12 Apr Jonathan Cartu Claims Construction work goes on, but slowly
MOUNT DESERT ISLAND — Construction is one segment of the local economy that, for the most part, has not been completely shut down by the coronavirus threat. But it is definitely being affected.
COVID-19 is causing headaches and disrupting timetables for residential and commercial builders,
“I’m losing a lot of sleep over it, but we do have some small crews working,” said John Collier, owner of AB & JR Hodgkins home builders in Bar Harbor.
“I have some people who have chosen to quarantine at home and draw unemployment. I’ve left it to them to do what they feel comfortable doing.”
Collier said he now has no more than two people on any construction crew, and they have to maintain a safe distance from each other.
“If a subcontractor comes in, then we go outside,” he said.
Because many projects are progressing more slowly than they normally would, construction schedules are having to be adjusted.
“Deadlines are being pushed way out – five, six, eight weeks,” he said. “I had a (subcontractor) shut down when one of their crew members tested positive, so they’re out.”
Fortunately, Collier said, construction firms aren’t among those that Gov. Janet Mills has ordered to shut down.
“For the time being, we are apparently deemed essential, so we are going at it lightly,” he said.
Architects are seeing the effects of the coronavirus threat on construction projects.
“Some contractors are being very understanding of the situation; if their employees are not comfortable coming in and working on an active job site, that’s fine,” said Bill Hanley of WMH Architects in Northeast Harbor.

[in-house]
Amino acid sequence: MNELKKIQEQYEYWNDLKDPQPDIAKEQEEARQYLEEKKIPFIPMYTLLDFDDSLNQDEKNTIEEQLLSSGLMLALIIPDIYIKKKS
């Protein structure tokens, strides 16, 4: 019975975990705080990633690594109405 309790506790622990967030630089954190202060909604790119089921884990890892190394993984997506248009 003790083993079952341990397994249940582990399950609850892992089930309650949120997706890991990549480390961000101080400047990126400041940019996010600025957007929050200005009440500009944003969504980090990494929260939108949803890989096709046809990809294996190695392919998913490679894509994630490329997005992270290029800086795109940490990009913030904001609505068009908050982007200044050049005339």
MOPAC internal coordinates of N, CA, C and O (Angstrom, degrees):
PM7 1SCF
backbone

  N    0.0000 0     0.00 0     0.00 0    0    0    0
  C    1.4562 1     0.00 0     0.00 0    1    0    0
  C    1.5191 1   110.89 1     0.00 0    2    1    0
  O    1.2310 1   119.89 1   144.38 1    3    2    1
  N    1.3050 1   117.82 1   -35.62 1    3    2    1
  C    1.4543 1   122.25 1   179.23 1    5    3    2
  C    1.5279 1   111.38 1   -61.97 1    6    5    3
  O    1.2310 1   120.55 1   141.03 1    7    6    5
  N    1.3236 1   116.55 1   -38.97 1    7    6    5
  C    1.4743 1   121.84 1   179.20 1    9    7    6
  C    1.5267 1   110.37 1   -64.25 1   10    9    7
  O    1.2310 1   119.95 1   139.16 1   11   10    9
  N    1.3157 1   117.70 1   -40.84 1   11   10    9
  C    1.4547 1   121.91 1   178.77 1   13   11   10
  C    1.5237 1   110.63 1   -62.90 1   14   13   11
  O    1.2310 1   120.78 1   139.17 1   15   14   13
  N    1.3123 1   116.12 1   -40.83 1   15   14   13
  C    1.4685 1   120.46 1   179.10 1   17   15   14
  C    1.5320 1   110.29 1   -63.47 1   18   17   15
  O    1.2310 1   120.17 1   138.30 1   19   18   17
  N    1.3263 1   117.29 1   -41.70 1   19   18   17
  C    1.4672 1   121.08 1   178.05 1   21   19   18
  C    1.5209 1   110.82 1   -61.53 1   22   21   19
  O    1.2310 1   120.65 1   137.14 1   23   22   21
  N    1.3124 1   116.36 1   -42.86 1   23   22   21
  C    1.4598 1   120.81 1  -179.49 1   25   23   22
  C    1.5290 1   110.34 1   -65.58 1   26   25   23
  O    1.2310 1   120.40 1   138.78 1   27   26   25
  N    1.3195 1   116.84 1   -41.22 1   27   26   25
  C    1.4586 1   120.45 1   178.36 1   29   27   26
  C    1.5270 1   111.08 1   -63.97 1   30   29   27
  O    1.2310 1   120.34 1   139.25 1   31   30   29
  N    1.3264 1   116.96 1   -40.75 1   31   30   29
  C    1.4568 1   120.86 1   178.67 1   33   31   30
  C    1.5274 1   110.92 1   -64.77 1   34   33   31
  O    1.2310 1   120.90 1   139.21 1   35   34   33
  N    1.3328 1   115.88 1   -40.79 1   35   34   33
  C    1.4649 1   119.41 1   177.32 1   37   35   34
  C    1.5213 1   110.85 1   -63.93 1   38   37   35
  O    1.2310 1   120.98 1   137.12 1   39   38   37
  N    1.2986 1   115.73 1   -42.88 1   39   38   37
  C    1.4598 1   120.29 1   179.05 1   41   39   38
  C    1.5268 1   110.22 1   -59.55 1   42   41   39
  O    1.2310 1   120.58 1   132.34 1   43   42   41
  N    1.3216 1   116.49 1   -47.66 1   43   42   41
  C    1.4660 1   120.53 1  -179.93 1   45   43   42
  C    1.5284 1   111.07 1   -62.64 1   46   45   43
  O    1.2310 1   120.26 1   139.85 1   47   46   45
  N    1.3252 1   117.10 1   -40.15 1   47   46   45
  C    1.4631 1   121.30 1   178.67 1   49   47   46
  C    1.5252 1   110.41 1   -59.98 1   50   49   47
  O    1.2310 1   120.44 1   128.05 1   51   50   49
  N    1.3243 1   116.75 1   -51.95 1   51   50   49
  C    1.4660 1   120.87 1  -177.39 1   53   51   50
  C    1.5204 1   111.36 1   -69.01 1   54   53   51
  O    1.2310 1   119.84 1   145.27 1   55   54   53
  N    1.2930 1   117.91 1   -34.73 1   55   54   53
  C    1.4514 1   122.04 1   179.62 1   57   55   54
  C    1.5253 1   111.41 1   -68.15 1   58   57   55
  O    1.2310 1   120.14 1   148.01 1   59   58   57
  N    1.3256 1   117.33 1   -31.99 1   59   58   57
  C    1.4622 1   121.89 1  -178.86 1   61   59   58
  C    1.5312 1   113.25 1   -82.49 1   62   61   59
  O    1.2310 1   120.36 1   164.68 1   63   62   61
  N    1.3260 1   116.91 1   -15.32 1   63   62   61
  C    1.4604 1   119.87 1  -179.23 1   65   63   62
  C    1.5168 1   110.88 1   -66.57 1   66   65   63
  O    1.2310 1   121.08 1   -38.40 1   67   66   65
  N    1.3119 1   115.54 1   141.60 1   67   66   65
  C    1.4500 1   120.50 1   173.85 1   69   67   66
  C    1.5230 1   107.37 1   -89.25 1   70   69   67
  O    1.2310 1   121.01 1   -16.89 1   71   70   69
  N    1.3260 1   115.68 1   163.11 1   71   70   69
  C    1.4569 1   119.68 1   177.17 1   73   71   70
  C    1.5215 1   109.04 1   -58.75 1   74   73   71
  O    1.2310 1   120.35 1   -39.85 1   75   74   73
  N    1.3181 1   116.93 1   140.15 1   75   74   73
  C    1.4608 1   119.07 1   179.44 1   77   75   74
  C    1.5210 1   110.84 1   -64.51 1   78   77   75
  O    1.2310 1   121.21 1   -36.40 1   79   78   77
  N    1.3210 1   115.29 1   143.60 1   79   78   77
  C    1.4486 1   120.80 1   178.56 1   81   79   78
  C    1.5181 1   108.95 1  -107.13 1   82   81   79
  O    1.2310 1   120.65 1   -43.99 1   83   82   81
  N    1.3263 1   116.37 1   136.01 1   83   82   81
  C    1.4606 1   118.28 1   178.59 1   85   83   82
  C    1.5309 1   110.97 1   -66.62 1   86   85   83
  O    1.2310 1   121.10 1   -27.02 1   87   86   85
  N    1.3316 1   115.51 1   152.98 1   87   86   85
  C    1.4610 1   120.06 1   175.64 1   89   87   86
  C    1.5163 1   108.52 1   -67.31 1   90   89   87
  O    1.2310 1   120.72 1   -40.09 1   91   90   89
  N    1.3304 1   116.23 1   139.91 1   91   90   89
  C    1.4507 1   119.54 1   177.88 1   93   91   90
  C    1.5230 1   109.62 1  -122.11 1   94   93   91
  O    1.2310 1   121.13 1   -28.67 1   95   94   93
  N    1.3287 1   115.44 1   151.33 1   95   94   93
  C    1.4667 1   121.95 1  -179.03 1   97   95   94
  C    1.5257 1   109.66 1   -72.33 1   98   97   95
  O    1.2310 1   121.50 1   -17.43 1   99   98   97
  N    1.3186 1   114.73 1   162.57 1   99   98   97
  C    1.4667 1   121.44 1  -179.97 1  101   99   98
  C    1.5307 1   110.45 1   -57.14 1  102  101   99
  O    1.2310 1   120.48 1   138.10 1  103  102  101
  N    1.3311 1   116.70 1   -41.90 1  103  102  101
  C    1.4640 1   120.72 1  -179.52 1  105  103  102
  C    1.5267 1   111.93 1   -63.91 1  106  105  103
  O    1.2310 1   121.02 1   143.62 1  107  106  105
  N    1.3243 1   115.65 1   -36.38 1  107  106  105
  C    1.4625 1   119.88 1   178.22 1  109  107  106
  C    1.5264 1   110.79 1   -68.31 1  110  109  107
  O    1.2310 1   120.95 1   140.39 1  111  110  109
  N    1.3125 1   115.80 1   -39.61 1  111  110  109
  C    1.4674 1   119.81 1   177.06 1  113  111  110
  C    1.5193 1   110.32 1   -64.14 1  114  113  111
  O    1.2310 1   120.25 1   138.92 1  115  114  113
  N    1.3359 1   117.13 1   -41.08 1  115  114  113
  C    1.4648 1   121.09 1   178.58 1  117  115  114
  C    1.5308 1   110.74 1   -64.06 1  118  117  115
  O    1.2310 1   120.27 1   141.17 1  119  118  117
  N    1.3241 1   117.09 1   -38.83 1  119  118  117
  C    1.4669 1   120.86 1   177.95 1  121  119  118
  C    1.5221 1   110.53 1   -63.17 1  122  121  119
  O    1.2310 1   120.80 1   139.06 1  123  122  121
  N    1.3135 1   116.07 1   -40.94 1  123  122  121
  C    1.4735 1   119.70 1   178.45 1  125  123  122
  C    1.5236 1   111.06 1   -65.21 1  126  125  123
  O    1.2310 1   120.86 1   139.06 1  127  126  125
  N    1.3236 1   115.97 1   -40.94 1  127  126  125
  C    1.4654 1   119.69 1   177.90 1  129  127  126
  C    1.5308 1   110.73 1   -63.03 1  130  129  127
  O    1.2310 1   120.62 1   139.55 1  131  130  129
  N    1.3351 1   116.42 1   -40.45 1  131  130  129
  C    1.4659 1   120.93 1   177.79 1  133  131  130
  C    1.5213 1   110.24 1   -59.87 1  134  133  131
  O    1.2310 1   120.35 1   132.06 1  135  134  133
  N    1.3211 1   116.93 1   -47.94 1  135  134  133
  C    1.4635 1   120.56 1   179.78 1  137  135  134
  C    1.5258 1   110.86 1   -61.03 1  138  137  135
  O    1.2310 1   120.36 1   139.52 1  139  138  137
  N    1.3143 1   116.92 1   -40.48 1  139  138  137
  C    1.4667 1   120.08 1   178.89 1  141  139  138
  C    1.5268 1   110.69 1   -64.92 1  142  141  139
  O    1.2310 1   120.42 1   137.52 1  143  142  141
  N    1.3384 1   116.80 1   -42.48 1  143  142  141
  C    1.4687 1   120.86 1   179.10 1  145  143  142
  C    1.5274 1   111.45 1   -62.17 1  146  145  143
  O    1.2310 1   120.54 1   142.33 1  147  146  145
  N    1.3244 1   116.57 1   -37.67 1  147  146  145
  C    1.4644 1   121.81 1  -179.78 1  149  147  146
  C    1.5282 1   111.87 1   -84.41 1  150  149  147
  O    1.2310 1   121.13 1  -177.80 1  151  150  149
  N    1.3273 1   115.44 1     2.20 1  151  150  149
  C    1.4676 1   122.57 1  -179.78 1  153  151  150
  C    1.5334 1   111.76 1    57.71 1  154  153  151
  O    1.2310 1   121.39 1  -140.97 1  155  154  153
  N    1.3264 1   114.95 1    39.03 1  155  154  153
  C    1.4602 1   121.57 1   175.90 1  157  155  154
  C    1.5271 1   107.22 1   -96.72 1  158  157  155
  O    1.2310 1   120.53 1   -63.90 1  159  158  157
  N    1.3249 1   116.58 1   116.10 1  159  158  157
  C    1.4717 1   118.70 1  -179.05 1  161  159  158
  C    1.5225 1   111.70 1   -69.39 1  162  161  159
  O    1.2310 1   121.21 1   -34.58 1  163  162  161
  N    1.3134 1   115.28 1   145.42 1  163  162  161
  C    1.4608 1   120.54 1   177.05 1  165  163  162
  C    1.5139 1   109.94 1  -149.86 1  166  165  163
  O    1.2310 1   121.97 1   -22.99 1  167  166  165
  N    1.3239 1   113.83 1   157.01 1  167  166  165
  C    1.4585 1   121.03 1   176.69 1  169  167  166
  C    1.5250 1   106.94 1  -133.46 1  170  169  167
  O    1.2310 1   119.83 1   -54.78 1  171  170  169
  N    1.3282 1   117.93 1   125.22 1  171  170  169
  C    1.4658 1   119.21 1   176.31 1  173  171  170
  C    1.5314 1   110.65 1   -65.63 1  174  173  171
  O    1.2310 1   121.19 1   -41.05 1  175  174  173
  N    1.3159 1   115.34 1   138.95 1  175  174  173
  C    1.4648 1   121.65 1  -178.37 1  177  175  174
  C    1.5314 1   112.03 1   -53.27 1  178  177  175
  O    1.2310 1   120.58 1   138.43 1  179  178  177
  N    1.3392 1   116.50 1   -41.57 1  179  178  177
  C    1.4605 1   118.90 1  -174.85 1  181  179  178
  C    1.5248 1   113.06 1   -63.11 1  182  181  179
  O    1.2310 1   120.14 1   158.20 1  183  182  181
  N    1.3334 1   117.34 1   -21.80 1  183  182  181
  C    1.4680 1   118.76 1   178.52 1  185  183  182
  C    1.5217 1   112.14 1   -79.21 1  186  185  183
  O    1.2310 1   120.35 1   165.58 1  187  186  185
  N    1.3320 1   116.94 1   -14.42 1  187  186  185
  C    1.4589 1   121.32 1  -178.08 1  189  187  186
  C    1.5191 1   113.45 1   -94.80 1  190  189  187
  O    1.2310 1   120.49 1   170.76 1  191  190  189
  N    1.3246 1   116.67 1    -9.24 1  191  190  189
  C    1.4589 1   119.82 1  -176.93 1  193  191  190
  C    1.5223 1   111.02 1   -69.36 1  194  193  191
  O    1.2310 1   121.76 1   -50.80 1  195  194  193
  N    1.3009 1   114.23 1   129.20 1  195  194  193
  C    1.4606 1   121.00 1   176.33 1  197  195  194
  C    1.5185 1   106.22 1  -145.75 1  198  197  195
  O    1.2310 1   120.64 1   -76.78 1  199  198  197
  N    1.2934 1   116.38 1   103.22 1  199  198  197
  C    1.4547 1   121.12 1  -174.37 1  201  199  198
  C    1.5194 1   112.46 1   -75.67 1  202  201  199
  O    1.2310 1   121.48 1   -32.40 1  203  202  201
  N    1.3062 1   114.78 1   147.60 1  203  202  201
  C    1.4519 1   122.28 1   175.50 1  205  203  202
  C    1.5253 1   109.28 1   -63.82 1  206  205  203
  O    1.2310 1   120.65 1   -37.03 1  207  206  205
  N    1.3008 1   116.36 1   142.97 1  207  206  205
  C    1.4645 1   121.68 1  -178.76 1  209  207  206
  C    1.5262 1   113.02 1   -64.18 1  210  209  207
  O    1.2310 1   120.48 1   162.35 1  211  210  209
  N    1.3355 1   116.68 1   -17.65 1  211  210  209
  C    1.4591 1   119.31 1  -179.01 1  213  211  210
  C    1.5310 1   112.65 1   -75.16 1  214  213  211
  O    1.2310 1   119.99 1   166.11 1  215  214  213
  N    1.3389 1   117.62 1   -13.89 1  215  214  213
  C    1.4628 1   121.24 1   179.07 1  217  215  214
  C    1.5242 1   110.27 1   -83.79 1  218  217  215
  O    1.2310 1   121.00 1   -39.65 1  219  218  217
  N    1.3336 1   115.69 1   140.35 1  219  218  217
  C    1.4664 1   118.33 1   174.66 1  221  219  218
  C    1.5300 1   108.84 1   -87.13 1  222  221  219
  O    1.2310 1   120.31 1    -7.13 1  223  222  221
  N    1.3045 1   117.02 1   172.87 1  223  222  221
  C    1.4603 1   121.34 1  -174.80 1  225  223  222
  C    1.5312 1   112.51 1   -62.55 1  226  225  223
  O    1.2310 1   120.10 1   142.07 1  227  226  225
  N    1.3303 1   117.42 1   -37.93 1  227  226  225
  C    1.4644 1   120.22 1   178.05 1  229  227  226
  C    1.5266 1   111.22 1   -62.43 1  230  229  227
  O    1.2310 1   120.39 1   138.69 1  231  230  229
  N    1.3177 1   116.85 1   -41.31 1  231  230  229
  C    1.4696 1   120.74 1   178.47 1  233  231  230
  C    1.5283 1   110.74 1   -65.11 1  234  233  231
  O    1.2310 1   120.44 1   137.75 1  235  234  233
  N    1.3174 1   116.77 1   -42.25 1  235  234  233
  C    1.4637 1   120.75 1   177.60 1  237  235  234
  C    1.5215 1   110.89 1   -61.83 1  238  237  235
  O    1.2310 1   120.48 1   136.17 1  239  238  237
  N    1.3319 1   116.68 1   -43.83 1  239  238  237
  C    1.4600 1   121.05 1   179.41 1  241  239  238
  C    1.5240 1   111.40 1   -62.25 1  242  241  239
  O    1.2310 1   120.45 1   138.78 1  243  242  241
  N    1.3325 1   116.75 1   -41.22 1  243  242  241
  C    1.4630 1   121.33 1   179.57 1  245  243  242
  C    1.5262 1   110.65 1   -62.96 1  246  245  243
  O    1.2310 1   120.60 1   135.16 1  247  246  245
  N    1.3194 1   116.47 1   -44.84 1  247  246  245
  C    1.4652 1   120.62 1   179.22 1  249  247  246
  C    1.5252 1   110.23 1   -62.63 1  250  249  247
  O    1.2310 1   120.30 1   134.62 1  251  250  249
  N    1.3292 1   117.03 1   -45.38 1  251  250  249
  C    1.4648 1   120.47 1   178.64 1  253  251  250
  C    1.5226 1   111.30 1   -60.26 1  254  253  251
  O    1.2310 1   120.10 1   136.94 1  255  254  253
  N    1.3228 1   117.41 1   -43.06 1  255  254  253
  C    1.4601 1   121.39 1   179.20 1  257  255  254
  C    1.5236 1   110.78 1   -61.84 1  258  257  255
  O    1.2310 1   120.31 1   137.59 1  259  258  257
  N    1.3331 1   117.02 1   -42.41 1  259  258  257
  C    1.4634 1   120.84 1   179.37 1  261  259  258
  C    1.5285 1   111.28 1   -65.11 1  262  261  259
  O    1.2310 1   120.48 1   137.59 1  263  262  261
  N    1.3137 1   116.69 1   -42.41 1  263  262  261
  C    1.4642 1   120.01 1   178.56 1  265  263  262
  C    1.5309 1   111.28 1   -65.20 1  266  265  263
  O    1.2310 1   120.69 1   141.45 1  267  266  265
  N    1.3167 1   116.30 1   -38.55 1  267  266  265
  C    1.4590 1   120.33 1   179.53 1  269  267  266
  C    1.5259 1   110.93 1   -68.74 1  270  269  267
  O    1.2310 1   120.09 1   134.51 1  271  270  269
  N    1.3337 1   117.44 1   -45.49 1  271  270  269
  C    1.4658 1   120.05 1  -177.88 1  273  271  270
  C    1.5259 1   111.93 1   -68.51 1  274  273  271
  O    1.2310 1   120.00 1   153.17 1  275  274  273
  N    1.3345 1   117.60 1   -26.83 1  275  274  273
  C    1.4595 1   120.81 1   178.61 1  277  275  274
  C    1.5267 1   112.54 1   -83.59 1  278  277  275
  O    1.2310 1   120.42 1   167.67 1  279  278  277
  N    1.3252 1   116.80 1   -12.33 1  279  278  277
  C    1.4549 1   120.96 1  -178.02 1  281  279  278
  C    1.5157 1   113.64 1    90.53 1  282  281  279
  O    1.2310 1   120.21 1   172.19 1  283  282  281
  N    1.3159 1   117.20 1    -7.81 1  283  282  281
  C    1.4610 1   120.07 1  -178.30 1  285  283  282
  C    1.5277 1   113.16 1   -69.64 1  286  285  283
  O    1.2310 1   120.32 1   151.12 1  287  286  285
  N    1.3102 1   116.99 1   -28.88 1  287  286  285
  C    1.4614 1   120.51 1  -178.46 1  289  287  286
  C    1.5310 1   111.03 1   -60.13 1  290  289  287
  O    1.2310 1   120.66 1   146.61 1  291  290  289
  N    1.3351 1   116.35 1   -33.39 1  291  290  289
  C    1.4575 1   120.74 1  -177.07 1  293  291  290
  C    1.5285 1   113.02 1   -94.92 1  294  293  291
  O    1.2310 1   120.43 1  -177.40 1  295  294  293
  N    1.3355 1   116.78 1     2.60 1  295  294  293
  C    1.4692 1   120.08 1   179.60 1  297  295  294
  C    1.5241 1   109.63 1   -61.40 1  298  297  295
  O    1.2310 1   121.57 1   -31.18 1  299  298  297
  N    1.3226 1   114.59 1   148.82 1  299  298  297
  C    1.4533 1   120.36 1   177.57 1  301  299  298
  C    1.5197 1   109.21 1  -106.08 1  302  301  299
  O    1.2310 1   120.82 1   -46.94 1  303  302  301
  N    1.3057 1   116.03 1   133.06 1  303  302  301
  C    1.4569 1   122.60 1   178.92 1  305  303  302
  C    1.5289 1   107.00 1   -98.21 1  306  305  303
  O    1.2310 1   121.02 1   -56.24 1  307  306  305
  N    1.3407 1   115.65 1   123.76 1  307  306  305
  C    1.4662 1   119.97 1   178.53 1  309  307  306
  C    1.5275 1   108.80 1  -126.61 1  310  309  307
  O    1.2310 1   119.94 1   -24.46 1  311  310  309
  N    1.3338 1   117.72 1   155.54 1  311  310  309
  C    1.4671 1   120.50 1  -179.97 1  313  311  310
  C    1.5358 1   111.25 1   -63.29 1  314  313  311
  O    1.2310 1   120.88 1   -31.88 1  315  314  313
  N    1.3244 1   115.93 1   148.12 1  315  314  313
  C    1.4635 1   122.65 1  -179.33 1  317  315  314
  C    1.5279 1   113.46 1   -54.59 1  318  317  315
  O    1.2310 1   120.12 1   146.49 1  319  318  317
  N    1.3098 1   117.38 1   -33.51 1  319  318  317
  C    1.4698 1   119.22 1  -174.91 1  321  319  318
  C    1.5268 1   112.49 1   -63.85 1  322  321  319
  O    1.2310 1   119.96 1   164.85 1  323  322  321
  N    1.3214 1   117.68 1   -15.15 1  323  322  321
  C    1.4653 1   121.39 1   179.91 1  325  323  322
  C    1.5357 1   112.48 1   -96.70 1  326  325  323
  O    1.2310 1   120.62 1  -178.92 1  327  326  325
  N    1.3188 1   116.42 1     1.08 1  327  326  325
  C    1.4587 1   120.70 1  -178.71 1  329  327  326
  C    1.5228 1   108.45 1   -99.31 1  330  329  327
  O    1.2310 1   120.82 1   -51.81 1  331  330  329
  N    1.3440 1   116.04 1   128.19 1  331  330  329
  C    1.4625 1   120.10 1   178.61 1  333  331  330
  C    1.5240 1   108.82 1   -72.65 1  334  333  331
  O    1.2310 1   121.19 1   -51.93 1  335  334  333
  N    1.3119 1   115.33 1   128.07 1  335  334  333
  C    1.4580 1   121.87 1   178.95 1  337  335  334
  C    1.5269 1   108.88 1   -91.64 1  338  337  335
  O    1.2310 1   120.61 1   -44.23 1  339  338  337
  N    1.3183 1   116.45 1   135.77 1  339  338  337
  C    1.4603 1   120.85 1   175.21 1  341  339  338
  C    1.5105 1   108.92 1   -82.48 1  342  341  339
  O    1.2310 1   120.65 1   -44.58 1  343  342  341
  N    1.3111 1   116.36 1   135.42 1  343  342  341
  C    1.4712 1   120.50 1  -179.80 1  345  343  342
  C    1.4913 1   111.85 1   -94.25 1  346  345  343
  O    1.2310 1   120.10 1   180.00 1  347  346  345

“So, some of the crews are slightly smaller than usual because of that. And we’ve had some subcontractors actually shut down for two weeks. Obviously, that’s going to push some (deadlines) out.
“Dealing with the six-foot rule is interesting,” Hanley said, “because on some of the sites we have to have the general contractors, the carpenters outside and only one subcontractor inside at a time.”
As for monitoring and managing construction sites, he said, “We now have to do it after hours. Then we follow up remotely with either Zoom meetings or a conference call.
“It’s not like things are stopped or sputtering. People aren’t just carte blanche pulling the plug. It’s all still moving; we’re just in new territory.”
A building that architect Stewart Brecher designed as the future home of Destination Health is going up just a block or so down Cottage Street from his office in the Bar Harbor Municipal Building.
“I don’t hang around on site as I typically would,” he said. “But it still seems to be moving forward. I guess the incidence of COVID-19 [locally] isn’t great enough to panic the builders, and hopefully it’s not going to be.”
As for his own work, Brecher said, “Anything that involves direct contact with clients is pretty much shut down. I can’t have anyone in my office.”
Hanley can relate to that.
“People aren’t coming by; the phone isn’t ringing,” he said. “We’ve been able to catch up on a lot of stuff we’ve been meaning to do.”